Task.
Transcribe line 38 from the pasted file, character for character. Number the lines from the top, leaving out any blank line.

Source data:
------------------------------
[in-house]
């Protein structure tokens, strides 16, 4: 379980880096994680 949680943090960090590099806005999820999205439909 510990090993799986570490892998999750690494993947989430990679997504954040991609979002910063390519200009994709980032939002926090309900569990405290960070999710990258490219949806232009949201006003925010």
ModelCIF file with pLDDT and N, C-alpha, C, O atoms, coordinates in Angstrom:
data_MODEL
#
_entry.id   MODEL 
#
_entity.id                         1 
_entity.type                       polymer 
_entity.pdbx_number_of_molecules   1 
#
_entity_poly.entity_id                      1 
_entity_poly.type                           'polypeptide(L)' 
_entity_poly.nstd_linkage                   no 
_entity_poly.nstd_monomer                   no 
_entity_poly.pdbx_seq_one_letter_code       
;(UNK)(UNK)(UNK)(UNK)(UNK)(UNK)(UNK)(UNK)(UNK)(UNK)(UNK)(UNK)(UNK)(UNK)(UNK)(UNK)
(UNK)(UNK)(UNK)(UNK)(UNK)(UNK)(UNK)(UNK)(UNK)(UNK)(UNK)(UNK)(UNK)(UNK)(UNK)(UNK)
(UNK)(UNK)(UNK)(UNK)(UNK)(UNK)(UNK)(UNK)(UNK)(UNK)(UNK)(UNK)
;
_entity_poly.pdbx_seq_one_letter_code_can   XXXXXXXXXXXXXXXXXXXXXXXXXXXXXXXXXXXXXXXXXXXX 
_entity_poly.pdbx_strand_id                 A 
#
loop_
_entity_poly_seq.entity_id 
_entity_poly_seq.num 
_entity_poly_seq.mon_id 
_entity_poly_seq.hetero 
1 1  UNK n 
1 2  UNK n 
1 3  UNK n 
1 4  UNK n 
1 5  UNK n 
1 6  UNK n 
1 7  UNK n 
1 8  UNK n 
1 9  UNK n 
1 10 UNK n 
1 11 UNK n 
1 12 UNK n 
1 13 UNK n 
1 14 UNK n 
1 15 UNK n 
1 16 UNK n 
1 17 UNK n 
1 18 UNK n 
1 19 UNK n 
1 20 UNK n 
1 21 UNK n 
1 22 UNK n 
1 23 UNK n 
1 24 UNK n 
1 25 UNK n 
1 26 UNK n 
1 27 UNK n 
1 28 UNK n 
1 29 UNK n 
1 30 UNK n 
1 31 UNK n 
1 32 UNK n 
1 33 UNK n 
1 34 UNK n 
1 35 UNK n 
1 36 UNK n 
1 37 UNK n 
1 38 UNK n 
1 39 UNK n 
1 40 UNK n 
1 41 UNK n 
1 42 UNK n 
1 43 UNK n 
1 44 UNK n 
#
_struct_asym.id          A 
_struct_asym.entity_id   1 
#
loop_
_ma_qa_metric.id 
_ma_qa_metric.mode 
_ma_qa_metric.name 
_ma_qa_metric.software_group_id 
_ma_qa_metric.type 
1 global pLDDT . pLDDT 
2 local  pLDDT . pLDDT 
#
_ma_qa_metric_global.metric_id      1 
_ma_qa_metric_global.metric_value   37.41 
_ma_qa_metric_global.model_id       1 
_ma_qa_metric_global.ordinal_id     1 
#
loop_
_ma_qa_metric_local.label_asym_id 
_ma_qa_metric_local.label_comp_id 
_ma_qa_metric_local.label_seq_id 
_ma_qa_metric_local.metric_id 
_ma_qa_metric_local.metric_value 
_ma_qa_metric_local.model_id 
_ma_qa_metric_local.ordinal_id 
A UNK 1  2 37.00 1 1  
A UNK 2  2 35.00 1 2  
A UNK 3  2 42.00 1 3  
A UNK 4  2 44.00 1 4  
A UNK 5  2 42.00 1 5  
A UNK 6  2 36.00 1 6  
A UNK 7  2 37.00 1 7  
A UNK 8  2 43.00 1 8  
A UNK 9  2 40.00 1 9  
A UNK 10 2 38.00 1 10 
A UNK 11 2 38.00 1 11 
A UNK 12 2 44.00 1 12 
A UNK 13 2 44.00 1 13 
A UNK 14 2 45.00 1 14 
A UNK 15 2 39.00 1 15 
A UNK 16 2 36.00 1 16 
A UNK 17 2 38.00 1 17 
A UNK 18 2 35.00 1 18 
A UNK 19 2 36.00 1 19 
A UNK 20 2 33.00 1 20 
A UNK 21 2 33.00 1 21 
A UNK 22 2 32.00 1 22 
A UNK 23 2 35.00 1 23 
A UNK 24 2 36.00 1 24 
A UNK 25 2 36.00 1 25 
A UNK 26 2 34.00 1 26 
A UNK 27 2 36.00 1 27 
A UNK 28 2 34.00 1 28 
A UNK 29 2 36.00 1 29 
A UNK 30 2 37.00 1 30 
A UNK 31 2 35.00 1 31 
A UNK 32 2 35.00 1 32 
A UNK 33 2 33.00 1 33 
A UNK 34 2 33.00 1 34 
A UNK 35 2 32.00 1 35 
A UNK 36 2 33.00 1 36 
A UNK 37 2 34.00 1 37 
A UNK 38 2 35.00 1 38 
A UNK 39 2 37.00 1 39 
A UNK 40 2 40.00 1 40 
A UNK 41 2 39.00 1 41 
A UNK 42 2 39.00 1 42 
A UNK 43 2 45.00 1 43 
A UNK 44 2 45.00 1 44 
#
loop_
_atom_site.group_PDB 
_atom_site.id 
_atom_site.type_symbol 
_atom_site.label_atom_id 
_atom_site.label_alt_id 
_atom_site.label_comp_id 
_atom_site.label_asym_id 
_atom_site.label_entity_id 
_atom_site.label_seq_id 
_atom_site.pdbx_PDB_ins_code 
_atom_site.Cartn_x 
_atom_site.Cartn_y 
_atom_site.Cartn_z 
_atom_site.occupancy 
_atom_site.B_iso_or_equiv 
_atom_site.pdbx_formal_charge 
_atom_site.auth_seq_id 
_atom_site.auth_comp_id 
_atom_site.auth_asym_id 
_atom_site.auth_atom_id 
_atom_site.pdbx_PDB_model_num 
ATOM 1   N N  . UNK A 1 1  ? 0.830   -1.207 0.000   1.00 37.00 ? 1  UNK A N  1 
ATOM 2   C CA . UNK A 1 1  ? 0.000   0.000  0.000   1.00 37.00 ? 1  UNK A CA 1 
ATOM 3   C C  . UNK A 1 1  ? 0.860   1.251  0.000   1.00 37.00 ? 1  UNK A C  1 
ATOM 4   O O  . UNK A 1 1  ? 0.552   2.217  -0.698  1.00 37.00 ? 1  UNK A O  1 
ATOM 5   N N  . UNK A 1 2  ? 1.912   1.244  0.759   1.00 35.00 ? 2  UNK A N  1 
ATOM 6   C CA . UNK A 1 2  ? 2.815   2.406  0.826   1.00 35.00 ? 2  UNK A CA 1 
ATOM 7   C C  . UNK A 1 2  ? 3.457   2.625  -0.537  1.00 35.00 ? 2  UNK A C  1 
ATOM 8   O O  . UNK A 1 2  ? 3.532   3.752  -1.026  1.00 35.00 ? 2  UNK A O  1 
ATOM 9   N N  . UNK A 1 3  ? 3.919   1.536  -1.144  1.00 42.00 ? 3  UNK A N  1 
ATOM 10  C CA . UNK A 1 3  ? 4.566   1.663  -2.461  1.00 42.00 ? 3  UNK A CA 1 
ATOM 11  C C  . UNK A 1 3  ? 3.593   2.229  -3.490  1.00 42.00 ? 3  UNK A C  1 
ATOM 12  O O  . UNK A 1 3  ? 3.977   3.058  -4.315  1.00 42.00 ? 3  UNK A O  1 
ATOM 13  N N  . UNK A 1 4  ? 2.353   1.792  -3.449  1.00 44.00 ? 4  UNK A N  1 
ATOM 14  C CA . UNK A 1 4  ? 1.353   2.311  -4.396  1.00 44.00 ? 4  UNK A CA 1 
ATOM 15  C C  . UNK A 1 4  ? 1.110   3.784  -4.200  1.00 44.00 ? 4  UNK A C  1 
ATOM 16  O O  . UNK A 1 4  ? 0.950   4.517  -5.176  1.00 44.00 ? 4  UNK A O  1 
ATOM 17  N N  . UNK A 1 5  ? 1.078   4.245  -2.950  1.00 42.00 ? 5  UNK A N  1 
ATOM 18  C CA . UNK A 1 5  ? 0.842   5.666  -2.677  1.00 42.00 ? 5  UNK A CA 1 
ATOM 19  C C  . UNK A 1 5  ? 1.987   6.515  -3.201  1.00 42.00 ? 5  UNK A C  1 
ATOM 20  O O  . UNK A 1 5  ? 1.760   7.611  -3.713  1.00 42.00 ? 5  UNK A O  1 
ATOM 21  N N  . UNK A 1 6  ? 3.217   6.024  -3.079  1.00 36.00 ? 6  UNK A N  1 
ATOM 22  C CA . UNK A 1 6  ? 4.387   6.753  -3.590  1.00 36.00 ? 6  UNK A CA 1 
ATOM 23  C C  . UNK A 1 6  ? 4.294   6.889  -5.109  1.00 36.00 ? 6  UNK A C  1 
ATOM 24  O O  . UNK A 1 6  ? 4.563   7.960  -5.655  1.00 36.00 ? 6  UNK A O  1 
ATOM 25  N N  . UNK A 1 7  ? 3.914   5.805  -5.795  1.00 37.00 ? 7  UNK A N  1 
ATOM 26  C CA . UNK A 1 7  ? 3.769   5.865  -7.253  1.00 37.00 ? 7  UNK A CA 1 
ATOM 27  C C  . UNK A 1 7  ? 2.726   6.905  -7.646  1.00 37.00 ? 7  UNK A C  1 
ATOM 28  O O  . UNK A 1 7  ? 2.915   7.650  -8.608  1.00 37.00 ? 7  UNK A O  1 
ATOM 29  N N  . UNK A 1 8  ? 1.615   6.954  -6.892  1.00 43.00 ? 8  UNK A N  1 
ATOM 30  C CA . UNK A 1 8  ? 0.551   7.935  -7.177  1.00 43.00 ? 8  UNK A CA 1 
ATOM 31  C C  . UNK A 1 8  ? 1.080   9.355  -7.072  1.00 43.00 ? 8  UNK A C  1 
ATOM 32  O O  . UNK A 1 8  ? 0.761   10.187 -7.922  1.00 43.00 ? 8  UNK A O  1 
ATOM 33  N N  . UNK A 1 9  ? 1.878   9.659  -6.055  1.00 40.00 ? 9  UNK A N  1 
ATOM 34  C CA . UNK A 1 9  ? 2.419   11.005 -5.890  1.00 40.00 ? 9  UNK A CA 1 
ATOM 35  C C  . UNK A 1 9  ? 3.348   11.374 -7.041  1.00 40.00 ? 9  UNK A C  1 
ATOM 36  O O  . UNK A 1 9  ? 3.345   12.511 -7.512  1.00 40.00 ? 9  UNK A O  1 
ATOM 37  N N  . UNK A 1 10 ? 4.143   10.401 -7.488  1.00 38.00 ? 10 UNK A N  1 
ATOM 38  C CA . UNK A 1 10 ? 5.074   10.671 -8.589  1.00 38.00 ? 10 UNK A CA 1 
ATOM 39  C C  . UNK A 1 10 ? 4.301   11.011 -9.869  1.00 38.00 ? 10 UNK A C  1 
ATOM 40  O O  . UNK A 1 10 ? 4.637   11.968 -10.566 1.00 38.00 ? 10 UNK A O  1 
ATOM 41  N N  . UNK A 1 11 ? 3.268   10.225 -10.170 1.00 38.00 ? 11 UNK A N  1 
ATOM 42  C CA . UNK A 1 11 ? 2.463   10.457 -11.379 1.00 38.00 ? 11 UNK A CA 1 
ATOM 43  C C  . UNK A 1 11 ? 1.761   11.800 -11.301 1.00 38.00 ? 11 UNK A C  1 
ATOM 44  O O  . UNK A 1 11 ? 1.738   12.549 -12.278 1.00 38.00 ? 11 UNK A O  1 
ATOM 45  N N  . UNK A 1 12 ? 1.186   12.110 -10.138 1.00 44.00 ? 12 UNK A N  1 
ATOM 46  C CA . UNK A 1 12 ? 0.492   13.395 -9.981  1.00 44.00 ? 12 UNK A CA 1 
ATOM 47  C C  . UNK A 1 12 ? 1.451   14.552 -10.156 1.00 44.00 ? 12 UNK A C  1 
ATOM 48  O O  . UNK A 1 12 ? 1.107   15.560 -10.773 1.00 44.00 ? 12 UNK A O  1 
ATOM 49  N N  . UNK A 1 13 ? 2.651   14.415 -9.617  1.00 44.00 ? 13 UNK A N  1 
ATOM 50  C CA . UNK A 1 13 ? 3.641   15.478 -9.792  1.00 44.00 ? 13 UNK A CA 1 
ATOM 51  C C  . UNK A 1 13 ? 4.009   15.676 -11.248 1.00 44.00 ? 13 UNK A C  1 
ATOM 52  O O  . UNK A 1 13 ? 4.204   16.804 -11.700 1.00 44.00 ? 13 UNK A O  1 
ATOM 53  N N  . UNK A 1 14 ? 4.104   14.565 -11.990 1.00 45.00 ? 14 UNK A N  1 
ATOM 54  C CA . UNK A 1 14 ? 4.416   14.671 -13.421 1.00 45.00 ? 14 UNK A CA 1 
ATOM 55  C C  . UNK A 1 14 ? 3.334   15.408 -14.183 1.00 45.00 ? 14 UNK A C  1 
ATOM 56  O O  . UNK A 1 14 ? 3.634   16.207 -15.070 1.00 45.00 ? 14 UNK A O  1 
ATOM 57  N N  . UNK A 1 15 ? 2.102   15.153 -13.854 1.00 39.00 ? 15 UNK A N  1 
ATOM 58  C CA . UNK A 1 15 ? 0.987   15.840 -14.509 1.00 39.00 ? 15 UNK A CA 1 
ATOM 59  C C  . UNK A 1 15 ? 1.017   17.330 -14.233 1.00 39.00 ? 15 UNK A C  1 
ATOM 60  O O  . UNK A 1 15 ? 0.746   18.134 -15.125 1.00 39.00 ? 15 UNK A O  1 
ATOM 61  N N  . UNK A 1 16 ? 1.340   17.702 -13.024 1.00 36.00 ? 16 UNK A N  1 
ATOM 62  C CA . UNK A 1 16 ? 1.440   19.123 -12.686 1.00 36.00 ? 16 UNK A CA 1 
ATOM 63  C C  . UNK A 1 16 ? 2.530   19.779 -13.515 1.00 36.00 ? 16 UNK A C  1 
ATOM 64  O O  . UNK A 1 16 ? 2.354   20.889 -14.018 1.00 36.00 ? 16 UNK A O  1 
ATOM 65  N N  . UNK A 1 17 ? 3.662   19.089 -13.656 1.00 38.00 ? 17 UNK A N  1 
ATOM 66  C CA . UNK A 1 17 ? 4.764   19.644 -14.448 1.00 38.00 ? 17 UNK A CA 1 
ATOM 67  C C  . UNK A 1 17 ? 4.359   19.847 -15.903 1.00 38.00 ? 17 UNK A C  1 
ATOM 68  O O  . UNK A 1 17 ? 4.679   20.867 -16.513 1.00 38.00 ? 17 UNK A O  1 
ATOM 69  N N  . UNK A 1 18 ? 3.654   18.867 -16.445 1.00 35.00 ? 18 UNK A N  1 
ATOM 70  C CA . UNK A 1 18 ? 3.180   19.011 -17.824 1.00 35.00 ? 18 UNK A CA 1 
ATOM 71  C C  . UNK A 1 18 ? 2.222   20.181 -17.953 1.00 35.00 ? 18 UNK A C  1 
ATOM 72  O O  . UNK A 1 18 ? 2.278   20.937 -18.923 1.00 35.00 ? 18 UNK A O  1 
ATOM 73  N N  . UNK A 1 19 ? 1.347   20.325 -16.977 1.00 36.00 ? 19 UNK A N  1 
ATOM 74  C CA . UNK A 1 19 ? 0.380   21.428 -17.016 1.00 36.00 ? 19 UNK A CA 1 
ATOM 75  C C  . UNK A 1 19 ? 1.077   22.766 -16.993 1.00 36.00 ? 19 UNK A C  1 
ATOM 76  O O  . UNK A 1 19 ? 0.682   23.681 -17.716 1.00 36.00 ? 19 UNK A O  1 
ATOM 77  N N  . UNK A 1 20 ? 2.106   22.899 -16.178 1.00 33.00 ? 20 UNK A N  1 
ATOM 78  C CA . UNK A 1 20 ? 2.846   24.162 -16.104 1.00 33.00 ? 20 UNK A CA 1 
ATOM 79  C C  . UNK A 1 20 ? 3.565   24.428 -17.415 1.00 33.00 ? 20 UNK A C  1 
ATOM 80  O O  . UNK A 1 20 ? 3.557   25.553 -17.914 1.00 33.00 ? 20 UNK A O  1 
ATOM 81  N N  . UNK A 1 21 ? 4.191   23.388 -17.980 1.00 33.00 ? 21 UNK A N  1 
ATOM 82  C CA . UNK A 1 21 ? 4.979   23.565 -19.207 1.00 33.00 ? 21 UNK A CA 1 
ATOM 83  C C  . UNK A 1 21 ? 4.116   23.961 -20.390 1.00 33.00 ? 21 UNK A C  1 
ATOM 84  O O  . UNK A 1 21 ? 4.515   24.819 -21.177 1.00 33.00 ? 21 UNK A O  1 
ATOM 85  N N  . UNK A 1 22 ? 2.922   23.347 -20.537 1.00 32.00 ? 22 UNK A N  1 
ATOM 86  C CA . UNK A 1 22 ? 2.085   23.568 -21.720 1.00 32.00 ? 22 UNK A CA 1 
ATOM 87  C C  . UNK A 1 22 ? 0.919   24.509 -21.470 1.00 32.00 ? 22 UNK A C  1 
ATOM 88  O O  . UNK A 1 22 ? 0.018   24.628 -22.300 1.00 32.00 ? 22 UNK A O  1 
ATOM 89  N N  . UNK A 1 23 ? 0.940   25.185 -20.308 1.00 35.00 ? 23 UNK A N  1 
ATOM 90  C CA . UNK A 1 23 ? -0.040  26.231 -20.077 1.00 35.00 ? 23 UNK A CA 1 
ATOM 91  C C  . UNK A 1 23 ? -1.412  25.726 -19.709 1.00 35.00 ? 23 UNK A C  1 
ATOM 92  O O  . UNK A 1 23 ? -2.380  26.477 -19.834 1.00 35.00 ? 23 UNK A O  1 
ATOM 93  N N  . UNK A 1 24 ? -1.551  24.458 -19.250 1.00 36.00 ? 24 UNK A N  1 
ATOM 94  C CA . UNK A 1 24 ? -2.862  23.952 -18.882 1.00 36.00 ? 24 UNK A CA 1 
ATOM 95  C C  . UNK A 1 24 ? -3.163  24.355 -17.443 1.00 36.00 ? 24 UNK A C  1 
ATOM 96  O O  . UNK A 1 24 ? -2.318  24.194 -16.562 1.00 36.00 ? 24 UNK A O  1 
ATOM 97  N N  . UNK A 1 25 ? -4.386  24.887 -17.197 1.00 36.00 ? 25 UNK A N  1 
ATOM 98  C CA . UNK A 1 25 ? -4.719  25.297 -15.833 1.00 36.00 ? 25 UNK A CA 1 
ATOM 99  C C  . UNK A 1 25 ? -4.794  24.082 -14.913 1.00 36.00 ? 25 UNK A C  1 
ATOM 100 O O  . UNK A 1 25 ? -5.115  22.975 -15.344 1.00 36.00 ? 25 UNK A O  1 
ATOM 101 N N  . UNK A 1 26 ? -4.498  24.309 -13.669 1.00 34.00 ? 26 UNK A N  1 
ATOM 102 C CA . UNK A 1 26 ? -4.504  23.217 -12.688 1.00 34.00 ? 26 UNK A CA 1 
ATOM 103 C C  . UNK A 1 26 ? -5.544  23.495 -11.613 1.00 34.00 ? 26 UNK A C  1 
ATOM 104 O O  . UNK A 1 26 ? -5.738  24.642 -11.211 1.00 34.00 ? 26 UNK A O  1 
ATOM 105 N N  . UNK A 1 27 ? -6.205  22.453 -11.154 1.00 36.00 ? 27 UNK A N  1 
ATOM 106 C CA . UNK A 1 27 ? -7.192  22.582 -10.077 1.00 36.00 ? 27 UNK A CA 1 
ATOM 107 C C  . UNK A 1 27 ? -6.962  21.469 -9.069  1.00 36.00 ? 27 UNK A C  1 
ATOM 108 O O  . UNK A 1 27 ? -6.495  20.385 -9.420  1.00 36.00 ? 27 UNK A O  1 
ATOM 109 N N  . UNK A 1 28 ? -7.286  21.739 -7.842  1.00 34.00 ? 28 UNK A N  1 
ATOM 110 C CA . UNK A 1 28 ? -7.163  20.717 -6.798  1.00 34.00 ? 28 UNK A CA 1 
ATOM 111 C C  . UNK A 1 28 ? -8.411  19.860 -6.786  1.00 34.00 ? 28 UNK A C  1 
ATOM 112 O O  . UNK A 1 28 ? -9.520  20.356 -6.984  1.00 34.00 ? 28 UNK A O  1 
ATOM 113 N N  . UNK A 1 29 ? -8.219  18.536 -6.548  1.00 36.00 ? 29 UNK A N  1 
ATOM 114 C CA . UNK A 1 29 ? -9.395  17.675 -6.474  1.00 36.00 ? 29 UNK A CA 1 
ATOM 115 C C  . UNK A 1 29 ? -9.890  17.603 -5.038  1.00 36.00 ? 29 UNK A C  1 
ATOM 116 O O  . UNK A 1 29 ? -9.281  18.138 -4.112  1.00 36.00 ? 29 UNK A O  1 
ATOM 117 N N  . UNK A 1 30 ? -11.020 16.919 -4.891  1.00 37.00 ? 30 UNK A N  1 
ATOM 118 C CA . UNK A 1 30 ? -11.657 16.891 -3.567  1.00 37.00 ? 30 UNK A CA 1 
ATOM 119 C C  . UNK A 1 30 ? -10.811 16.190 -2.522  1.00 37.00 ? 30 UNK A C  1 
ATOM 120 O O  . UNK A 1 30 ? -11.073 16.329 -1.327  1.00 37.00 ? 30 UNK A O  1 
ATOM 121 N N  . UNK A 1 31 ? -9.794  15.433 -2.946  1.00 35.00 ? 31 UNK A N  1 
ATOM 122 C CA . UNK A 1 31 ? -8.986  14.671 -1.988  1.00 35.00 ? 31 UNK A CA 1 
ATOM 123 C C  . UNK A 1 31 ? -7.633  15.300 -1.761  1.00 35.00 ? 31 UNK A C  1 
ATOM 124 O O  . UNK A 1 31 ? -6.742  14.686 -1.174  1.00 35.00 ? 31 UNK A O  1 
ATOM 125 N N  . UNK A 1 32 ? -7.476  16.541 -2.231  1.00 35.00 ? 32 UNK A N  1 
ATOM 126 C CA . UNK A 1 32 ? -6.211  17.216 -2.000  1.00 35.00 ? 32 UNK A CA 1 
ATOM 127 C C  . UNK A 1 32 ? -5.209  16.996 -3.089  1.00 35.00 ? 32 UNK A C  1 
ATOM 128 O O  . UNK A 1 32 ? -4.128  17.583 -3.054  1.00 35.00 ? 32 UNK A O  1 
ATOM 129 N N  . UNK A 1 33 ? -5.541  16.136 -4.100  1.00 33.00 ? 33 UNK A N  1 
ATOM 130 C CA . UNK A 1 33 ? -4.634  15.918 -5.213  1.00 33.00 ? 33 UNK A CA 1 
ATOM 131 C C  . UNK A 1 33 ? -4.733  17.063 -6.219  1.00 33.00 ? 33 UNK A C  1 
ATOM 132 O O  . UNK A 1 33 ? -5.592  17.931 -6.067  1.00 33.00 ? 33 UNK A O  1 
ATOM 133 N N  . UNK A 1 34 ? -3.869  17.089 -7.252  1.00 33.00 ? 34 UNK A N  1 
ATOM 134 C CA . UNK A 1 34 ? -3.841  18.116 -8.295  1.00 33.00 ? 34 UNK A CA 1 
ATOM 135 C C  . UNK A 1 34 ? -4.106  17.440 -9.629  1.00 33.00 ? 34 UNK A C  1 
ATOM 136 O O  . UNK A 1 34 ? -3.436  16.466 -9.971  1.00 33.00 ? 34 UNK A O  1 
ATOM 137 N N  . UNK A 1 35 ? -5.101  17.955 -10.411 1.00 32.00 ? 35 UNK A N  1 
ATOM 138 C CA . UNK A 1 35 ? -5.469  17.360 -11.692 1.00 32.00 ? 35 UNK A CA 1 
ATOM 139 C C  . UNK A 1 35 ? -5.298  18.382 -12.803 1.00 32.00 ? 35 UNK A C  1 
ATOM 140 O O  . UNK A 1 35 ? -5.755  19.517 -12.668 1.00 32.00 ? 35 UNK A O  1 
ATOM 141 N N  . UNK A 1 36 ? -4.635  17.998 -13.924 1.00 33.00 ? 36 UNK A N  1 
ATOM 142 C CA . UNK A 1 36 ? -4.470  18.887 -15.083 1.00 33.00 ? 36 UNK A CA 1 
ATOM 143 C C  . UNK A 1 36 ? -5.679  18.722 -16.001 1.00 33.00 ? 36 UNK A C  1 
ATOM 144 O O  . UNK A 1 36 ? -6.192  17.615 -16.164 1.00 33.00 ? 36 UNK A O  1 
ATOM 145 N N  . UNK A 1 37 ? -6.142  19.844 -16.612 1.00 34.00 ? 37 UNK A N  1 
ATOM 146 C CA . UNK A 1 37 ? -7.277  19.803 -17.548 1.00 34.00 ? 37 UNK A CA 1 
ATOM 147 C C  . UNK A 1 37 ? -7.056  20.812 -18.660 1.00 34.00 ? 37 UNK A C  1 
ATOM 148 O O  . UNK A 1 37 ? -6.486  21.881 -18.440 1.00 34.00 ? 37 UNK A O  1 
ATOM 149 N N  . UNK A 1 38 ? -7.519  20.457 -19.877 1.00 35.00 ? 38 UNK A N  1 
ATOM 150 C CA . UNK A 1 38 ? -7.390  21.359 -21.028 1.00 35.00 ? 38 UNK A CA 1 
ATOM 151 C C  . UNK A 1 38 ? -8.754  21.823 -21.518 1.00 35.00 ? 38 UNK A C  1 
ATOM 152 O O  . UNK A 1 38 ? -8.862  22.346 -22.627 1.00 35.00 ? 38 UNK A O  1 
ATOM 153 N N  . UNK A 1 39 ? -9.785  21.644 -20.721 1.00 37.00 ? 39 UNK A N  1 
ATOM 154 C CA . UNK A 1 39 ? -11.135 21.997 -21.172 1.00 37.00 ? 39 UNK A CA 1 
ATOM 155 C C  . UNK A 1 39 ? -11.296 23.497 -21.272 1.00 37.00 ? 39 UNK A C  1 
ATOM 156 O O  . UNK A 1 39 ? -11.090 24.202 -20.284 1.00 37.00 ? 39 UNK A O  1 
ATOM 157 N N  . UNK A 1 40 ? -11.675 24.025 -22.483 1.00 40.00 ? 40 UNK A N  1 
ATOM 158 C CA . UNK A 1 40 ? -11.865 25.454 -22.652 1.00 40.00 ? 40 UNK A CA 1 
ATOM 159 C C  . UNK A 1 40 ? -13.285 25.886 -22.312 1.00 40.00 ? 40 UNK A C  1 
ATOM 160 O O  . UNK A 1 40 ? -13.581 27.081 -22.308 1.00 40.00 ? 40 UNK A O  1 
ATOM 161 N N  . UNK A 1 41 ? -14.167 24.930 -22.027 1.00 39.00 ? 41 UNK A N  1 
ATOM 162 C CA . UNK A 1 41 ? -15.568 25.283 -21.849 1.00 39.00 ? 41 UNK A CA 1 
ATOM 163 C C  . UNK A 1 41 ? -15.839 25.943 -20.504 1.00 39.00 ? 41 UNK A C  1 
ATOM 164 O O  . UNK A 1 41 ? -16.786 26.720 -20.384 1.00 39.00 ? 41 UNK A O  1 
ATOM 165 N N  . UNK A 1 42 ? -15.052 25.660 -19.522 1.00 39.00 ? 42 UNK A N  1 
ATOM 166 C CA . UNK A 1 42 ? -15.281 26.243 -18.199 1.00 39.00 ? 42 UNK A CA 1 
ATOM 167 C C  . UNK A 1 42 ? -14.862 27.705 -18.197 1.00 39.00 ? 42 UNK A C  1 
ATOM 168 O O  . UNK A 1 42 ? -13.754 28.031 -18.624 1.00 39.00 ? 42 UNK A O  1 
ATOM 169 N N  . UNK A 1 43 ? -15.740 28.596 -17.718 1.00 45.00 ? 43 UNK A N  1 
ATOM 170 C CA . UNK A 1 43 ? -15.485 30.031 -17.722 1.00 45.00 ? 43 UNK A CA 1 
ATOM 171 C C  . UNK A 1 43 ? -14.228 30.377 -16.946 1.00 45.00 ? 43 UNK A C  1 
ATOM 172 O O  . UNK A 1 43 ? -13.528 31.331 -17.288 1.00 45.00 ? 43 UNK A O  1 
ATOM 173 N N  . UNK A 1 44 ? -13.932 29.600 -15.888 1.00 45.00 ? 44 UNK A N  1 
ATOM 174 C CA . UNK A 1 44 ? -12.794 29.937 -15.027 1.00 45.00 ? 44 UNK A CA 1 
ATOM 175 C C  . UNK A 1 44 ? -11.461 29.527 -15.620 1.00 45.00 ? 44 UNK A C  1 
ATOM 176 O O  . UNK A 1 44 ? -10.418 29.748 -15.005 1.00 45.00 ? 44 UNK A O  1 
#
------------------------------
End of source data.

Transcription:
1 10 UNK n 